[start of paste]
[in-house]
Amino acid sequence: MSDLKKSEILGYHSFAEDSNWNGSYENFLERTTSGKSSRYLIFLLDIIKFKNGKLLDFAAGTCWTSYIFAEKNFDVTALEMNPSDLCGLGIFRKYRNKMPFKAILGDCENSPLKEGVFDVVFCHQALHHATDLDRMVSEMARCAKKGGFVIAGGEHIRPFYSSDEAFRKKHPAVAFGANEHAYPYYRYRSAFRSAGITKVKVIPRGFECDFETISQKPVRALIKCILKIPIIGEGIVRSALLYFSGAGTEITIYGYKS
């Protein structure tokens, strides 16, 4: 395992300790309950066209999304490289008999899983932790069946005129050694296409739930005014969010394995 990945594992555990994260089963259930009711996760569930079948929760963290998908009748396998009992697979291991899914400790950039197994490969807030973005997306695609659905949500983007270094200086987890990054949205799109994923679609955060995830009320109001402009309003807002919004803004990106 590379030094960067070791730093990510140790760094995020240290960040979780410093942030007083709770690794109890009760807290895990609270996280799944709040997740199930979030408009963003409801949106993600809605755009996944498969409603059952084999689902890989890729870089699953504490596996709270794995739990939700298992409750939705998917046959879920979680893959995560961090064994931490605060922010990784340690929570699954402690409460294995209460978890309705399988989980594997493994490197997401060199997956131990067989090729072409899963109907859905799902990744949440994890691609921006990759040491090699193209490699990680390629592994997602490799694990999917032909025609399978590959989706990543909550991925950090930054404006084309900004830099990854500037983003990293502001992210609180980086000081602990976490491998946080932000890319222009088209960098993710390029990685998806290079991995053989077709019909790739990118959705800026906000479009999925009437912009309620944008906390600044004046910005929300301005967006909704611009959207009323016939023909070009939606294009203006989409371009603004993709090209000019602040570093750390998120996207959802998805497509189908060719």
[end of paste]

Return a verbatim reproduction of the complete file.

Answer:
[in-house]
Amino acid sequence: MSDLKKSEILGYHSFAEDSNWNGSYENFLERTTSGKSSRYLIFLLDIIKFKNGKLLDFAAGTCWTSYIFAEKNFDVTALEMNPSDLCGLGIFRKYRNKMPFKAILGDCENSPLKEGVFDVVFCHQALHHATDLDRMVSEMARCAKKGGFVIAGGEHIRPFYSSDEAFRKKHPAVAFGANEHAYPYYRYRSAFRSAGITKVKVIPRGFECDFETISQKPVRALIKCILKIPIIGEGIVRSALLYFSGAGTEITIYGYKS
């Protein structure tokens, strides 16, 4: 395992300790309950066209999304490289008999899983932790069946005129050694296409739930005014969010394995 990945594992555990994260089963259930009711996760569930079948929760963290998908009748396998009992697979291991899914400790950039197994490969807030973005997306695609659905949500983007270094200086987890990054949205799109994923679609955060995830009320109001402009309003807002919004803004990106 590379030094960067070791730093990510140790760094995020240290960040979780410093942030007083709770690794109890009760807290895990609270996280799944709040997740199930979030408009963003409801949106993600809605755009996944498969409603059952084999689902890989890729870089699953504490596996709270794995739990939700298992409750939705998917046959879920979680893959995560961090064994931490605060922010990784340690929570699954402690409460294995209460978890309705399988989980594997493994490197997401060199997956131990067989090729072409899963109907859905799902990744949440994890691609921006990759040491090699193209490699990680390629592994997602490799694990999917032909025609399978590959989706990543909550991925950090930054404006084309900004830099990854500037983003990293502001992210609180980086000081602990976490491998946080932000890319222009088209960098993710390029990685998806290079991995053989077709019909790739990118959705800026906000479009999925009437912009309620944008906390600044004046910005929300301005967006909704611009959207009323016939023909070009939606294009203006989409371009603004993709090209000019602040570093750390998120996207959802998805497509189908060719």